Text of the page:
"I was the first bisexual person granted asylum in the U.S.," a first-person account for #BiWeek

For over ten years, I’ve been a community organizer in India, New York, and now Boston. Within a month of first starting out, I started being harassed, stalked and threatened because of the work I was doing. This went on for about six years, and it gradually got worse and more intense.

I consider myself extremely lucky to have had access to resources to come here, and then seek asylum. The truth is, a lot of asylum seekers do not even have the resources to get out of a dangerous situation. Raising money for airfare and the visa application process is hard, getting an American visa is harder. Then – once you get that visa and ticket, you need to have some start up money for after you get here. Once you get here, you need to find a place to live while you learn how things work, apply for asylum and then support yourself till you actually get asylum. This process can take anywhere from a year to three years, and it takes about six months after you put in your application till you are eligible to receive a work permit. For 180 days, you have to figure it out and since there are no grants available to non-profits to support asylum seekers (there is money to support refugees – that’s the difference), no one really wants to take us in. Or… the ones who do, aren’t always the safest option.

When I started my asylum process, there was no question in my mind that I would apply as a bisexual asylum seeker. As we do these days, I google searched “bisexual asylum”. Back then the results page showed failed bisexual asylum claims and even had a link to an immigration organization that implied that seeking asylum as a bisexual was a bad idea. Everything online told me not to apply as bisexual, but to apply for asylum as a gay person. I’ve been mislabeled a lesbian in the past by over-excited journalists and people who thought they knew more about me than I did about my own identity, but this was different. I couldn’t bring myself to even consider lying about who I am, after I had left my home because it was unsafe for me because of who I am.

My lawyer even asked me if I would consider seeking asylum as a lesbian because it would “improve my chances” – like it was a choice I could make. The false assumption that adjucators and judges make right now, is that as a bisexual person you can go choose to be in a relationship with someone of the opposite gender and pass as straight and hence be safe in your home country. They assume that we can choose who we’re attracted to, that our identities depend on the people we are in love with and that we stop being bisexual when we are in relationships that look heterosexual. I was one of the few people who could insist on what I wanted to do and be listened to. I’ve heard far too many stories about that not being the case. Unfortunately, for bisexual asylum seekers who are granted asylum as gay or lesbian, they are forced to hide the best part of themselves once again, because being who they are puts them at the risk of losing everything. Isn’t that why we sought asylum in the first place?

The last four years have been overwhelming and powerful. I have gone from not having my own bed for about a year, to living in someone’s basement, to having my own room in my own home only to be unable to cope with normal life, as my PTSD kicked in. I’ve stayed in bed, unable to physically move because of how depressed I was to being so weak I couldn’t stand without blacking out for a few seconds because I’ve been so anemic, my body couldn’t keep up. I’ve stretched twenty dollars to feed me for two weeks, to being completely broke – I’ve had to borrow money without knowing if I could pay them back. I’ve also occasionally been fortunate to find people who could and would help me out, I’ve been fortunate to find work I could do that paid, I’ve had people who have helped me figure out what was wrong with my health and brought me to health care centers that provided me with care. I’ve had people who have loved me and supported me, unconditionally. And now, I try to give back by pushing back against the system and trying to tell anyone who will listen about why bisexual asylum reform is mandatory.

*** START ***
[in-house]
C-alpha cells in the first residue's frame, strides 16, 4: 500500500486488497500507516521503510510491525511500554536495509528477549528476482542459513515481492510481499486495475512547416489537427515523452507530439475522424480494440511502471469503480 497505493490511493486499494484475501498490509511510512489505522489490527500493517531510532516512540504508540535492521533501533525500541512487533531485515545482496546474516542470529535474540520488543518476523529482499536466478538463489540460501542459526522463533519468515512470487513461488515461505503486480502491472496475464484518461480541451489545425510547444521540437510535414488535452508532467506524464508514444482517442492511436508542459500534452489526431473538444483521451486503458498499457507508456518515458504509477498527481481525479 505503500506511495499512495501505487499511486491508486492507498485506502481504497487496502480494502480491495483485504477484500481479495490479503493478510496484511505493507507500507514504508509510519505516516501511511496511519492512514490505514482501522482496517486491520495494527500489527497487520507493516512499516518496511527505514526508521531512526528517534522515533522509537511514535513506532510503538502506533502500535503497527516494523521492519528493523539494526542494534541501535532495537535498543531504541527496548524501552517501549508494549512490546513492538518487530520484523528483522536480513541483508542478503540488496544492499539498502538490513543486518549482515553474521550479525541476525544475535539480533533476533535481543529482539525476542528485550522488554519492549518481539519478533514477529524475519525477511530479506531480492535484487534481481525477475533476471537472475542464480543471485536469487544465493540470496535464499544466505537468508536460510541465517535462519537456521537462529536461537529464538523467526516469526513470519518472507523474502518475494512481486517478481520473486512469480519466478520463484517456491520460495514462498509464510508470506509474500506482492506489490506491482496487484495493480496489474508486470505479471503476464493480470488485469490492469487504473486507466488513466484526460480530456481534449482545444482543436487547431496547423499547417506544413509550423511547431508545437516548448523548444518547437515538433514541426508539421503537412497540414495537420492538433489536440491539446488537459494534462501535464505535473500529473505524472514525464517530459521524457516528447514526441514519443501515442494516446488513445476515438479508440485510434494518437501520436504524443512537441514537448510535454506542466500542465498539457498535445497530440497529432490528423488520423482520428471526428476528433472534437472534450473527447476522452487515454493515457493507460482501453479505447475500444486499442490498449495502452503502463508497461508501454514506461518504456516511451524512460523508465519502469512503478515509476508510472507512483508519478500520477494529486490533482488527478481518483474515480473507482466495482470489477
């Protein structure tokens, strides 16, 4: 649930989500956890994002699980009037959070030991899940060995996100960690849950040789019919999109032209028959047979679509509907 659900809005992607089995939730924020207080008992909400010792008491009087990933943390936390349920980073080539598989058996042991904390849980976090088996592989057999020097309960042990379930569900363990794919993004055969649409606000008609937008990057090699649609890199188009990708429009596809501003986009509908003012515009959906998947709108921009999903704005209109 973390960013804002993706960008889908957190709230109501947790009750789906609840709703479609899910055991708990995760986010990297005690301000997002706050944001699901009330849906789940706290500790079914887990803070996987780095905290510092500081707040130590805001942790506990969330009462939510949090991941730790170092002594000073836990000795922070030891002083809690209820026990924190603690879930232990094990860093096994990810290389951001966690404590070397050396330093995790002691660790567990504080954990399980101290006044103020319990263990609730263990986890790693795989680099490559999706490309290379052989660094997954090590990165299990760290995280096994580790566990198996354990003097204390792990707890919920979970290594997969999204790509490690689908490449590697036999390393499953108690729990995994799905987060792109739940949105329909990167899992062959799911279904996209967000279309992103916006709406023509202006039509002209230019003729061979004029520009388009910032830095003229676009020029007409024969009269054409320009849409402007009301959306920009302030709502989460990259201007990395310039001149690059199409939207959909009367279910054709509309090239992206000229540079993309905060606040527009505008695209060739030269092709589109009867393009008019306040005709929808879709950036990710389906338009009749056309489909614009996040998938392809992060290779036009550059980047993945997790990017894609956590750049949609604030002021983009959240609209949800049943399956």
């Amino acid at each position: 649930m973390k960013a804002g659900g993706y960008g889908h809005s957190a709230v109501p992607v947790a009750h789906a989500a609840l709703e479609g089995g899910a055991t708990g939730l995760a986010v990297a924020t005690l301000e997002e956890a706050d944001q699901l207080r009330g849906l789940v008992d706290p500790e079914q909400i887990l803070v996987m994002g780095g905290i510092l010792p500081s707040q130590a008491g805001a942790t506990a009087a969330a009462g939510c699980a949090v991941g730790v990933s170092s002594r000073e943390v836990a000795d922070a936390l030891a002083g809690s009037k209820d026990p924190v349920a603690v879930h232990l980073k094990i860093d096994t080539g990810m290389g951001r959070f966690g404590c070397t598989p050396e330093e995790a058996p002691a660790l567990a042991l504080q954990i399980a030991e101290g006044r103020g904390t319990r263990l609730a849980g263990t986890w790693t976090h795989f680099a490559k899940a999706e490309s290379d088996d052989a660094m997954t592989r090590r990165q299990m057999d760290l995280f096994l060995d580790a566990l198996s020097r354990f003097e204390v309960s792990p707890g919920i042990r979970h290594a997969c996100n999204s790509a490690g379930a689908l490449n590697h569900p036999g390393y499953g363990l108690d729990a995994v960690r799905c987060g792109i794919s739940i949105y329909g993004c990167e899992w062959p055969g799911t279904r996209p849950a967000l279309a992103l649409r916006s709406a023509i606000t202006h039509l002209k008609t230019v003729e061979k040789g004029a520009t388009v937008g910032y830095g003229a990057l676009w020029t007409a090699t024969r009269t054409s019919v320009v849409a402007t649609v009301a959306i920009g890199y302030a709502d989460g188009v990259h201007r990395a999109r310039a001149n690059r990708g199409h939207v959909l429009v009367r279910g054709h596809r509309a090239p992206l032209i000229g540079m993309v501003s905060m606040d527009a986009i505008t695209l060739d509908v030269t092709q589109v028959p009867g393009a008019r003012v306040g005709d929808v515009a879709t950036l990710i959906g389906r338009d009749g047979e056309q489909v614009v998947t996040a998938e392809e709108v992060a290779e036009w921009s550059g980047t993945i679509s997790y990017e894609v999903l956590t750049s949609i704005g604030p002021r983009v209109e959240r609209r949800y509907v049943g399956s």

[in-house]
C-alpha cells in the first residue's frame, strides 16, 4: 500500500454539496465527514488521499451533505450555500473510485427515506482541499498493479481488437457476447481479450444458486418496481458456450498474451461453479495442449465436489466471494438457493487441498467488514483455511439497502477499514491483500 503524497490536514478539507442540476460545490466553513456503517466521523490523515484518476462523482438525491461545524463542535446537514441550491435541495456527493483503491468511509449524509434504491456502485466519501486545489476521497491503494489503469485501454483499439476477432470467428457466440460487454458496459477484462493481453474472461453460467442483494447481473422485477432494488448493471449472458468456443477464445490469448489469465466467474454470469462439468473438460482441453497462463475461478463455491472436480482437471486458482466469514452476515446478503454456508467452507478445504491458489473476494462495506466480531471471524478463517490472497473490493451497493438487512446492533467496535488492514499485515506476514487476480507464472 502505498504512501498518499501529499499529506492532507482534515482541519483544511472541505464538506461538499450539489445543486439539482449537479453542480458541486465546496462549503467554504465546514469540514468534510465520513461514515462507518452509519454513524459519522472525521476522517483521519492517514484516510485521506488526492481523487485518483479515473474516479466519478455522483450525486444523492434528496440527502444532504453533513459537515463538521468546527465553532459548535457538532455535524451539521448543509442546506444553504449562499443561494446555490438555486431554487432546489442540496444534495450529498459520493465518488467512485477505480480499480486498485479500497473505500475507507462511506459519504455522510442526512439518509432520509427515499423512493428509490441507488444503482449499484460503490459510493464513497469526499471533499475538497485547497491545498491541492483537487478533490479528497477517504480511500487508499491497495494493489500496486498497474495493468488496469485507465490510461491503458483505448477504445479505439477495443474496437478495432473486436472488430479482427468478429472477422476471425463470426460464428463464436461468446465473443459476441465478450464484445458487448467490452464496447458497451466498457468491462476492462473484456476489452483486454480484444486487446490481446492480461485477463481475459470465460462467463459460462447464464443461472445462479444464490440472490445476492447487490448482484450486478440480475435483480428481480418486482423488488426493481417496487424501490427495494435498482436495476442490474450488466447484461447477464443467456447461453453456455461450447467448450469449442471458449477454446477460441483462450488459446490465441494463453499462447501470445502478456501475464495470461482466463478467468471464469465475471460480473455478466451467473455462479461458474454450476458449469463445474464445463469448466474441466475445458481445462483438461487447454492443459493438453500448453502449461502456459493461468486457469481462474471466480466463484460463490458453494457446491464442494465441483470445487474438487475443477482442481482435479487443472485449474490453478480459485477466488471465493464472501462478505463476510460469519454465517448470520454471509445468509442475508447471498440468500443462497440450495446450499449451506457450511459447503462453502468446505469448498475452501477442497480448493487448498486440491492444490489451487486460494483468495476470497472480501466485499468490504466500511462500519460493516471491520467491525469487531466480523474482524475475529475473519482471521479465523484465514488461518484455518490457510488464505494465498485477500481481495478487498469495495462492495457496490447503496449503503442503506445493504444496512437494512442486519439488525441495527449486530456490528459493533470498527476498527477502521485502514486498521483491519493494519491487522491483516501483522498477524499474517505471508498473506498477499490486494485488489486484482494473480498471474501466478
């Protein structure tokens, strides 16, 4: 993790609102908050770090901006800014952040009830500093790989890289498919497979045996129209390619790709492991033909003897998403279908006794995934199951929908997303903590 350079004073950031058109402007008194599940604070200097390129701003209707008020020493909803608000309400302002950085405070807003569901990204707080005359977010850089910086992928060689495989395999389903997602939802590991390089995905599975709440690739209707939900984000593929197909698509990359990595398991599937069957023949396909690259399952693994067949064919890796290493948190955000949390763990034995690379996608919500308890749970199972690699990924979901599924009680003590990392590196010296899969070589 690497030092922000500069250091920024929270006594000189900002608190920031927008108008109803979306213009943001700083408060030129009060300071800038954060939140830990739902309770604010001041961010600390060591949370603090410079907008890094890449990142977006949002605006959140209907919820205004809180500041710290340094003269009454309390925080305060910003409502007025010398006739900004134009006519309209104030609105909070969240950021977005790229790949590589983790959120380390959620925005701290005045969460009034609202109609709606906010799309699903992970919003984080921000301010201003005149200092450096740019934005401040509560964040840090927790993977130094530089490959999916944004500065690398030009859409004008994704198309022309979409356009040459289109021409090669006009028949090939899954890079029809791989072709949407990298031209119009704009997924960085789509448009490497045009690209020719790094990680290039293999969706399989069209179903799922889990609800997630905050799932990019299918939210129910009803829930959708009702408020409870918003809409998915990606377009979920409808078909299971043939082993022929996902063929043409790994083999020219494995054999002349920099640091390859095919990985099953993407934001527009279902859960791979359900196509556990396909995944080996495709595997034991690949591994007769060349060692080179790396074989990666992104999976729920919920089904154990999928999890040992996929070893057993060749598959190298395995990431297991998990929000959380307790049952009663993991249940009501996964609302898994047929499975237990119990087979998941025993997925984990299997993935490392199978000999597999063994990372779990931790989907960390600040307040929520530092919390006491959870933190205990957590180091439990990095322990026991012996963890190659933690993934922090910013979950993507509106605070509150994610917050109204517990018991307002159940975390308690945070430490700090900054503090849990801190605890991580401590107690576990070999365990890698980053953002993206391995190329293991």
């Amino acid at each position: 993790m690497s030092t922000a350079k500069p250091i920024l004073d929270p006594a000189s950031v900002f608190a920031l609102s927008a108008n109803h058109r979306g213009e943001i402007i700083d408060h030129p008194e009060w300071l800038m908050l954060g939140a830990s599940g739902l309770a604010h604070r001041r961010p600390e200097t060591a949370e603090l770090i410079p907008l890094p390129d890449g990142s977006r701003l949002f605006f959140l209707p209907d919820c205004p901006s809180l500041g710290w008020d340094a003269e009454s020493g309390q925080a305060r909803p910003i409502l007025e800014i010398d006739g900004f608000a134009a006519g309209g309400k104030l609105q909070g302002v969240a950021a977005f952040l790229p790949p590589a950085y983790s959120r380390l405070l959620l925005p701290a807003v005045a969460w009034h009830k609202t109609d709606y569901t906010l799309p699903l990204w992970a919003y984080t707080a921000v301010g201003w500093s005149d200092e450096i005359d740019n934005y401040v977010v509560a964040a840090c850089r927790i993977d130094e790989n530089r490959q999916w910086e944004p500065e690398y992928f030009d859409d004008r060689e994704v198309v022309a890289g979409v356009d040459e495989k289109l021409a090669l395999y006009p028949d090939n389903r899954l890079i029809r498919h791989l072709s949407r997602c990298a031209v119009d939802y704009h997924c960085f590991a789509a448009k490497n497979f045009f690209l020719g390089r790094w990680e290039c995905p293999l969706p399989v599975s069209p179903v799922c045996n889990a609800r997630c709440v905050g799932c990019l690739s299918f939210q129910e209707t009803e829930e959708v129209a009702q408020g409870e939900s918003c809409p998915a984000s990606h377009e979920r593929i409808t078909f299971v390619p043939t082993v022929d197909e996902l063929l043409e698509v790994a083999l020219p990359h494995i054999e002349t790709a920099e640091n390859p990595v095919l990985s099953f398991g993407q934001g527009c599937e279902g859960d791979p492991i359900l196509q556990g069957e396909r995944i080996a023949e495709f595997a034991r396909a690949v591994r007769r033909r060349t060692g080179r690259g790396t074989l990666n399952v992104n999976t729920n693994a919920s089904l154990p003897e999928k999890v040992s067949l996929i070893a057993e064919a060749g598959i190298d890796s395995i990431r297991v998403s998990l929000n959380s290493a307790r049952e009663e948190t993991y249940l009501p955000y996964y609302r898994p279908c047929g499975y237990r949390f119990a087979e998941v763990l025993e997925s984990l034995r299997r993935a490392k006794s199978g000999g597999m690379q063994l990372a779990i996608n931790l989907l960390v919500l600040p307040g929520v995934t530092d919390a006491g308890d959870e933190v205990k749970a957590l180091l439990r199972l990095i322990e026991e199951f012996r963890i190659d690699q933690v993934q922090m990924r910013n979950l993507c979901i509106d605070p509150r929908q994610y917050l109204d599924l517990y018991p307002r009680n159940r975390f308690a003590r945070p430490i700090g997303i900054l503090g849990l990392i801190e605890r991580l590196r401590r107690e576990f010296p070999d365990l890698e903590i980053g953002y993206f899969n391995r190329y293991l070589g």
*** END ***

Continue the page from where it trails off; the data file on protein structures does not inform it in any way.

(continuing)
Our lives are at stake. I encourage you to do a google search with the keywords “bisexual asylum”. The stories that show up are disheartening and horrifying. Till that changes, I hope you will join me in talking about it and more importantly help those of us who talk about the truth about bisexuality by joining these conversations and dispelling myths about our identities. Change starts with you, and I want you on my team!

Apphia Kumar is a workshop facilitator and youth educator with experience in community building, organizational development, public speaking, network building, training and facilitation, fundraising and event production. A warrior, survivor and the voice in the room reminding it to be affirming and inclusive, Apphia aims to empower a generation for change. Apphia currently runs the Queer South Asian Collective for LGBTQIA+ people of South Asian diaspora in Greater Boston. She is the first known bisexual asylee and in addition to her work with - QSAC, she is working on Bisexual Asylum Advocacy with NQAPIA to disrupt the stigma around bisexual immigration. In the work she does, she aims to decolonize gender and sexuality and reclaim masculinities in a way that is healthy, safe, affirming, kind and beautiful. Share her story and yours with @GLAAD using #BiWeek on social media.

Learn more at glaad.org/biweek